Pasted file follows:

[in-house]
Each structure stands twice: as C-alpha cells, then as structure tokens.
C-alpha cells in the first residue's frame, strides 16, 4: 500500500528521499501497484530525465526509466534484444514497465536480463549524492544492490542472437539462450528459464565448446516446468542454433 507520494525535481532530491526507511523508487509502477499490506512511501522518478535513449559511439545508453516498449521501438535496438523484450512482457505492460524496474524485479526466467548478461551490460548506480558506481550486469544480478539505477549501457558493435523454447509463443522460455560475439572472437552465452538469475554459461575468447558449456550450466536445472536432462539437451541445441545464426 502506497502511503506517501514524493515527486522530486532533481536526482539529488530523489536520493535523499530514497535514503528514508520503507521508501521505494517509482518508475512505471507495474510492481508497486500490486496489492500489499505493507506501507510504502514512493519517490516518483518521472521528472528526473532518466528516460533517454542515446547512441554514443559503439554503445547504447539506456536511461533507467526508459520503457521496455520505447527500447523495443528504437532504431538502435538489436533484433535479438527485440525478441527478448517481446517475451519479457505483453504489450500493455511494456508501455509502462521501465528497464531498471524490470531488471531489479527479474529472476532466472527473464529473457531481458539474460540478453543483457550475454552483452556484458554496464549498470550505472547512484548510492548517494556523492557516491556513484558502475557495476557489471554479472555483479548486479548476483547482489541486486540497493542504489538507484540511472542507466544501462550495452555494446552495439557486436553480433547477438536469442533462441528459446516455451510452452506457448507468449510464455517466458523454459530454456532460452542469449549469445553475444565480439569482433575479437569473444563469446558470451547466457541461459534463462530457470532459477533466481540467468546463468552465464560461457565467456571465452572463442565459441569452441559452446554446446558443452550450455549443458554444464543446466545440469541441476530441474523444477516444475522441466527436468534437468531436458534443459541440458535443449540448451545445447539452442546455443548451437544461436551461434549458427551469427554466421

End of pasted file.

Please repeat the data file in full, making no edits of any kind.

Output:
[in-house]
Each structure stands twice: as C-alpha cells, then as structure tokens.
C-alpha cells in the first residue's frame, strides 16, 4: 500500500528521499501497484530525465526509466534484444514497465536480463549524492544492490542472437539462450528459464565448446516446468542454433 507520494525535481532530491526507511523508487509502477499490506512511501522518478535513449559511439545508453516498449521501438535496438523484450512482457505492460524496474524485479526466467548478461551490460548506480558506481550486469544480478539505477549501457558493435523454447509463443522460455560475439572472437552465452538469475554459461575468447558449456550450466536445472536432462539437451541445441545464426 502506497502511503506517501514524493515527486522530486532533481536526482539529488530523489536520493535523499530514497535514503528514508520503507521508501521505494517509482518508475512505471507495474510492481508497486500490486496489492500489499505493507506501507510504502514512493519517490516518483518521472521528472528526473532518466528516460533517454542515446547512441554514443559503439554503445547504447539506456536511461533507467526508459520503457521496455520505447527500447523495443528504437532504431538502435538489436533484433535479438527485440525478441527478448517481446517475451519479457505483453504489450500493455511494456508501455509502462521501465528497464531498471524490470531488471531489479527479474529472476532466472527473464529473457531481458539474460540478453543483457550475454552483452556484458554496464549498470550505472547512484548510492548517494556523492557516491556513484558502475557495476557489471554479472555483479548486479548476483547482489541486486540497493542504489538507484540511472542507466544501462550495452555494446552495439557486436553480433547477438536469442533462441528459446516455451510452452506457448507468449510464455517466458523454459530454456532460452542469449549469445553475444565480439569482433575479437569473444563469446558470451547466457541461459534463462530457470532459477533466481540467468546463468552465464560461457565467456571465452572463442565459441569452441559452446554446446558443452550450455549443458554444464543446466545440469541441476530441474523444477516444475522441466527436468534437468531436458534443459541440458535443449540448451545445447539452442546455443548451437544461436551461434549458427551469427554466421